by Michael Fox
In a 2-1 decision the 3rd Circuit untangles a procedural mess and revives a claim of discrimination that looked hopeless. The basic facts of Brzozowski v. Correctional Physician Services, Inc. (3rd Cir. 2/23/04) [pdf] are that Mrs. B. was employed by Correctional which provided medical services for various prisons. Mrs. B. filed a Title VII claim for discrimination against Correctional, suing within 90 days of the receipt of a right to sue letter. Unknown to her, Correctional was failing financially. She found out when its Counsel moved to withdraw for failure to get paid. By that time, Correctional had sold its assets, which consisted mainly of contracts with various states to Prison Health Services.
Mrs. B. sought to add Prison as a successor to Correctional, but the district court refused. Thereafter Mrs. B and Correctional entered into an agreed judgment for $150,000 with an agreement that the plaintiff would not seek to enforce the judgment against any of the individuals who had owned Correctional.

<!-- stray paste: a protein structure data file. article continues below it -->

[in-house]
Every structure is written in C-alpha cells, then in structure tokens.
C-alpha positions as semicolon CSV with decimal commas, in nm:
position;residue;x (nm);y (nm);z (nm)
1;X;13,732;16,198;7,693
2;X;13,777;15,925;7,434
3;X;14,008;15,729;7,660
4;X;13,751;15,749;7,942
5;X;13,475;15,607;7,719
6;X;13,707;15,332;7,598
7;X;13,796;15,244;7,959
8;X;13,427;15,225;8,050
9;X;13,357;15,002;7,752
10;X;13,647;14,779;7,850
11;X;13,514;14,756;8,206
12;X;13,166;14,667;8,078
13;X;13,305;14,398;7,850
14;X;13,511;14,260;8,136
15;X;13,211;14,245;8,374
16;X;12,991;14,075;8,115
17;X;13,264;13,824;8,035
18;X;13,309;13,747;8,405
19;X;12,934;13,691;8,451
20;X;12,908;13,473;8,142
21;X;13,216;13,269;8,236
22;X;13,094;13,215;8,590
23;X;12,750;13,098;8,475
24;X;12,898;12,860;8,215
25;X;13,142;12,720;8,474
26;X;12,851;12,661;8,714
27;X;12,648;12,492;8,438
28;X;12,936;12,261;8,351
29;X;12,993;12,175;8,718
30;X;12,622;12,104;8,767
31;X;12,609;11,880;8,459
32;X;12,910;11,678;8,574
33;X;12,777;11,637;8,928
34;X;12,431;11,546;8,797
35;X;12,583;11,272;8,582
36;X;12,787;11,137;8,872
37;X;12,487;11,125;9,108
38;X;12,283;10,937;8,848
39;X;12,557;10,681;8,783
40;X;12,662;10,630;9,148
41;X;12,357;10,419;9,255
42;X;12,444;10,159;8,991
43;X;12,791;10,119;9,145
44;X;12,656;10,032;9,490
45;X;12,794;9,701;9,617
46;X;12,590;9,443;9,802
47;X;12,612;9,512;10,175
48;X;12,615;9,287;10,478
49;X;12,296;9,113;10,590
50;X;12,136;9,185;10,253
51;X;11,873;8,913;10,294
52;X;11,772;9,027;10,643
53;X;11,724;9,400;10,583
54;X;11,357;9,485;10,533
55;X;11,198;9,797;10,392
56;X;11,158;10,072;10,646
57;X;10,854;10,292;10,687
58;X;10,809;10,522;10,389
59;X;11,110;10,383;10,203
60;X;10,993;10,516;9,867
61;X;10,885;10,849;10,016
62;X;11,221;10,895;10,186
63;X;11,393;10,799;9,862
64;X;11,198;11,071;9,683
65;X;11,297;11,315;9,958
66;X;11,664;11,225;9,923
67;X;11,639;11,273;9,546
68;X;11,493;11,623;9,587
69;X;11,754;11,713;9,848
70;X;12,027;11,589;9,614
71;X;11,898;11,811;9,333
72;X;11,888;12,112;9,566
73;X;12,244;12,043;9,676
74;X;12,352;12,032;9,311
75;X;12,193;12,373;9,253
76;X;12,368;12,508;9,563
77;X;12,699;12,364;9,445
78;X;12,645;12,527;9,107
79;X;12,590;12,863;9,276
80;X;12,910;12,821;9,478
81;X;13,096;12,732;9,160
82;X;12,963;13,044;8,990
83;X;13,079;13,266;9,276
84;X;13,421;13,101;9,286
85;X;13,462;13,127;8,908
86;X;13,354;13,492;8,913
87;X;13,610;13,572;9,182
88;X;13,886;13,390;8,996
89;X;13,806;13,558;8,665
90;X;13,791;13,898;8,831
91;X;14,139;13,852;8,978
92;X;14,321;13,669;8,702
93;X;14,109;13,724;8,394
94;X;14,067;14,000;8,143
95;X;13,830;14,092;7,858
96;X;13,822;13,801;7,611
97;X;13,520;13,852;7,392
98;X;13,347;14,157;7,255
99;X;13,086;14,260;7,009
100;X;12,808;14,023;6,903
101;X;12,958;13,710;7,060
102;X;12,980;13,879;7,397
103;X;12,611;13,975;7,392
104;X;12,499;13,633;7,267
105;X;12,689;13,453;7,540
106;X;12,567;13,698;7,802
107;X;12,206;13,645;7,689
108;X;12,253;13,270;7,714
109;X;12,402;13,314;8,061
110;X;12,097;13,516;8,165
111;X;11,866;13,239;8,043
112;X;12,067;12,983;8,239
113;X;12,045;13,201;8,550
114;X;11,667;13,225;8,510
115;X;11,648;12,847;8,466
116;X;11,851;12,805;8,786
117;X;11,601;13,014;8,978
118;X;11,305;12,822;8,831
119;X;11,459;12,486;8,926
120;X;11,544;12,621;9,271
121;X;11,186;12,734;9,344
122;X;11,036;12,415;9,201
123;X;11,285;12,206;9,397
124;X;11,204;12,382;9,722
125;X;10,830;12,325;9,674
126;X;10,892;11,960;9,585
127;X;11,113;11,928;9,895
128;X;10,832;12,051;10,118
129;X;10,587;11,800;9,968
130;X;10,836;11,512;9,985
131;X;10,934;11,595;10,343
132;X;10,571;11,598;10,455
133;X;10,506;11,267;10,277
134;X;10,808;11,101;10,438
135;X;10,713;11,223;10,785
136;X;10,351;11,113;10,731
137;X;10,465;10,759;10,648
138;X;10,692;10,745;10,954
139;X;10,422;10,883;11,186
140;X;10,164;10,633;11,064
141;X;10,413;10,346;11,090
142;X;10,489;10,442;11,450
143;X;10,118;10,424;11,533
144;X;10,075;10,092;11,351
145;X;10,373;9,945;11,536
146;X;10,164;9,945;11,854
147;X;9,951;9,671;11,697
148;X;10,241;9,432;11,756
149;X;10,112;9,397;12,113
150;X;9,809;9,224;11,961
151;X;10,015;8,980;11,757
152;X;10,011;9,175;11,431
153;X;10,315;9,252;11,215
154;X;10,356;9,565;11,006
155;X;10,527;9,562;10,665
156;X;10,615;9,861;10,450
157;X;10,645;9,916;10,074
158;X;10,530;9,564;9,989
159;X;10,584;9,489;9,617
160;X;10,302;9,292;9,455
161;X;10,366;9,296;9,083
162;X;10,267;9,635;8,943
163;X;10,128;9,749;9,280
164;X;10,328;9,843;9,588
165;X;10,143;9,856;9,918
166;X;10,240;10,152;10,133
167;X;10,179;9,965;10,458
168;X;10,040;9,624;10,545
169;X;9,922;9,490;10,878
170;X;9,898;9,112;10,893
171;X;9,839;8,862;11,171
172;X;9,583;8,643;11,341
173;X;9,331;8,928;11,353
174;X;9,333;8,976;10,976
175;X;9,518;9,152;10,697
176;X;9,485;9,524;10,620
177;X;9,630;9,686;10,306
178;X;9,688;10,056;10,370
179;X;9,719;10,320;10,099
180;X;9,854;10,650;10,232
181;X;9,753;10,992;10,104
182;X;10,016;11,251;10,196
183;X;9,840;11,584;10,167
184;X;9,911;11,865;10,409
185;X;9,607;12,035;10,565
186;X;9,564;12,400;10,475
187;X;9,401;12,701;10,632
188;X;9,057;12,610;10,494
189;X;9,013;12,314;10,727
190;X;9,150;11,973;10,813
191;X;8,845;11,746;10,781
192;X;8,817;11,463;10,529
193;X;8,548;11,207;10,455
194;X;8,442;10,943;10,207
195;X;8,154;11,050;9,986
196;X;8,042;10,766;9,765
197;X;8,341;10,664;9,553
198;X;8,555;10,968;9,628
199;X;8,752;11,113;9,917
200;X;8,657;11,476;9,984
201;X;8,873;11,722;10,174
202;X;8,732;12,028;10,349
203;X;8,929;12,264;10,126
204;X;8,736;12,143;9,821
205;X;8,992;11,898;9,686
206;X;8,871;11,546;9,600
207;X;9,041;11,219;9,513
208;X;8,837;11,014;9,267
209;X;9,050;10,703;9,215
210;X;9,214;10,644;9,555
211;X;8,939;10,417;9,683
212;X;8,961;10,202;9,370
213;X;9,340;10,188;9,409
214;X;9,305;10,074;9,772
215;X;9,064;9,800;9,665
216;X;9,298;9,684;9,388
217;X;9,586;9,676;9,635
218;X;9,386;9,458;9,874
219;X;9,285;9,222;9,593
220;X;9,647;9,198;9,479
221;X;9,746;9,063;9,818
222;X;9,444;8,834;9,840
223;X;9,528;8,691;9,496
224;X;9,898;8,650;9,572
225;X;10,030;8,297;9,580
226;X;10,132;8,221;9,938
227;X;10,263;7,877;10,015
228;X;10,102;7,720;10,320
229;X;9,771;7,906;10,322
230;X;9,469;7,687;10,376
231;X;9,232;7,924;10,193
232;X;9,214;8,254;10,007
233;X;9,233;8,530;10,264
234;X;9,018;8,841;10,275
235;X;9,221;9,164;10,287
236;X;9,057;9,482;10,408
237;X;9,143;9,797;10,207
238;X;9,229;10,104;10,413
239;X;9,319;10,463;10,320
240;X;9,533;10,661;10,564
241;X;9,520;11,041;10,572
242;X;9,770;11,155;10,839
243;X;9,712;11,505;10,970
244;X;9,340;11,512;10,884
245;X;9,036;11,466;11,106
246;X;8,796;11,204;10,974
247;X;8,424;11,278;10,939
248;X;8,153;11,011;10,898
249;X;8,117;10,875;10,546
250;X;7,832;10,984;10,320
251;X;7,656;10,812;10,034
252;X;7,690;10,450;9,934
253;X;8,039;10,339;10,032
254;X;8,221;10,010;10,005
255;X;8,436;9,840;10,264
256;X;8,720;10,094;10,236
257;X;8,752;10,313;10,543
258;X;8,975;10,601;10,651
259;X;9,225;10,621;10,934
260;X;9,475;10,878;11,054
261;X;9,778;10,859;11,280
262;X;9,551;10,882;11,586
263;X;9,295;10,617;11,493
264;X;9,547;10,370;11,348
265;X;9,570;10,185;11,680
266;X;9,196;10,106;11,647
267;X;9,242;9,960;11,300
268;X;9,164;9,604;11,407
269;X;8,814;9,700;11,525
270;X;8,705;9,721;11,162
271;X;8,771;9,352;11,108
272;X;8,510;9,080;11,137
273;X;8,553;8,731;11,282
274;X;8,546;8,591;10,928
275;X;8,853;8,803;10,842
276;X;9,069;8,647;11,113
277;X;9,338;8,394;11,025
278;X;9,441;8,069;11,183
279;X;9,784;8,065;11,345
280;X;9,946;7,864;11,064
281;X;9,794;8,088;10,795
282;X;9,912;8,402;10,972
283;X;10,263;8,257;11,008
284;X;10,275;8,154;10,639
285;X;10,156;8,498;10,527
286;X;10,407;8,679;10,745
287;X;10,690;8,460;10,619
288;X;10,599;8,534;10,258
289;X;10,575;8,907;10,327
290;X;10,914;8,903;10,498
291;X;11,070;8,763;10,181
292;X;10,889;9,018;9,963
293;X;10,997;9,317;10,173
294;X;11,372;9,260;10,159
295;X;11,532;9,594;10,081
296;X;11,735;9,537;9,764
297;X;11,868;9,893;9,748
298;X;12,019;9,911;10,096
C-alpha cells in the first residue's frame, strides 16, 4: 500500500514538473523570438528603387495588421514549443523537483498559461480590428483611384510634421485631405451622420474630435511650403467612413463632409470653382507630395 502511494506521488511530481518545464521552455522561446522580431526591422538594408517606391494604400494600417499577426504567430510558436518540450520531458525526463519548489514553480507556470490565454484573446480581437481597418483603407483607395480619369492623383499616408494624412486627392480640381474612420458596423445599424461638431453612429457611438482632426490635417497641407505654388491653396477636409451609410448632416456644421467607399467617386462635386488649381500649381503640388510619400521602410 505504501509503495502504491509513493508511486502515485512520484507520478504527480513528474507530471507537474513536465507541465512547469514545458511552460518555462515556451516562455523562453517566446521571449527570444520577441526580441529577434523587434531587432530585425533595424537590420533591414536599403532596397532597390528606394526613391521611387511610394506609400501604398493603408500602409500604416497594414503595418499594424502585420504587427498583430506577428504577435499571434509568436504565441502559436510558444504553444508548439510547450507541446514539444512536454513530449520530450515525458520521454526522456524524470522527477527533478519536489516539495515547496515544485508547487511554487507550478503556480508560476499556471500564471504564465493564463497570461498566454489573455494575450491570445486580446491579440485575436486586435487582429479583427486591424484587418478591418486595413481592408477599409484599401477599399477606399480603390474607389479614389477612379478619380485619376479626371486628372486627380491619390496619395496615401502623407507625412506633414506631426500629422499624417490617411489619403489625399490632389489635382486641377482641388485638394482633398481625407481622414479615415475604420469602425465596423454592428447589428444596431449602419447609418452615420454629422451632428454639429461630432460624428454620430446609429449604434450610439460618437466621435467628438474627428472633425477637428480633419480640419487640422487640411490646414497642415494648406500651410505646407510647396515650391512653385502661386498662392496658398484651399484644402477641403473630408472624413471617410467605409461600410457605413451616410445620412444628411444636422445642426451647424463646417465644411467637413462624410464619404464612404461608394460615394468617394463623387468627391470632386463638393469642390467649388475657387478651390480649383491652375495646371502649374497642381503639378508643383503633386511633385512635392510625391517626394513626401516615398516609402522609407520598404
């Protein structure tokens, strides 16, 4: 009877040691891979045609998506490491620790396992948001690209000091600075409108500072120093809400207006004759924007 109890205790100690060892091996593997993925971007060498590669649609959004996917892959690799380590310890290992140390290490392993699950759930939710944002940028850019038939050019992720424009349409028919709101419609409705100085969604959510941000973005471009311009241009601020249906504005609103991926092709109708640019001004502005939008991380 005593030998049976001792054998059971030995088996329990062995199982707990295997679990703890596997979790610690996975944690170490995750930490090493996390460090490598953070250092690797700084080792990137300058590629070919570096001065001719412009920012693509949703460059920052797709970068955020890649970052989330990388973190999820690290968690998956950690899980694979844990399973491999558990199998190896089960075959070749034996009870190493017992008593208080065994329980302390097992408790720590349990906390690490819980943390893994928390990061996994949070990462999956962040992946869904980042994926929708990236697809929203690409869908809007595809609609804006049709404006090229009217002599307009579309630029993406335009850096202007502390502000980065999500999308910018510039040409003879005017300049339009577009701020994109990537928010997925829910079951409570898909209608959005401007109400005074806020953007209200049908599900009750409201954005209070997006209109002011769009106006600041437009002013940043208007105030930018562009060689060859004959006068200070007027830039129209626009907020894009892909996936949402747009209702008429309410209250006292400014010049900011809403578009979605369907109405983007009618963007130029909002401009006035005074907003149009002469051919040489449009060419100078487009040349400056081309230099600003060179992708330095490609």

The 3rd Circuit first determined that it had jurisdiction, and then determined under the expanded rule of successor liability applicable in employment and labor cases, that Prison was in fact a successor. It also held that Mrs. B's attempt to add Prison related back to the timely filed action against Correctional. In at least one break, the majority held that Prison was not bound by the agreed judgment, and was entitled to defend itself on the merits.
The dissent, noting that the question is basically one of equity, would have applied the principle of a 7th Circuit decision distinguished by the majority, Musikiwamba v. Essi, Inc.,760 F.2d 740 (7th Cir. 1985). It held that while an employee should not lose rights because of a sale, neither should an employee be placed in a better position. Here, since Correctional was essentially judgment proof, by making the deep pocket of Prison available, Mrs. B.'s position was much better than it would have been against her employer.
The important lesson for those purchasing a business, even asset transactions, is to always be aware of the potentially broad reach of successorship liability.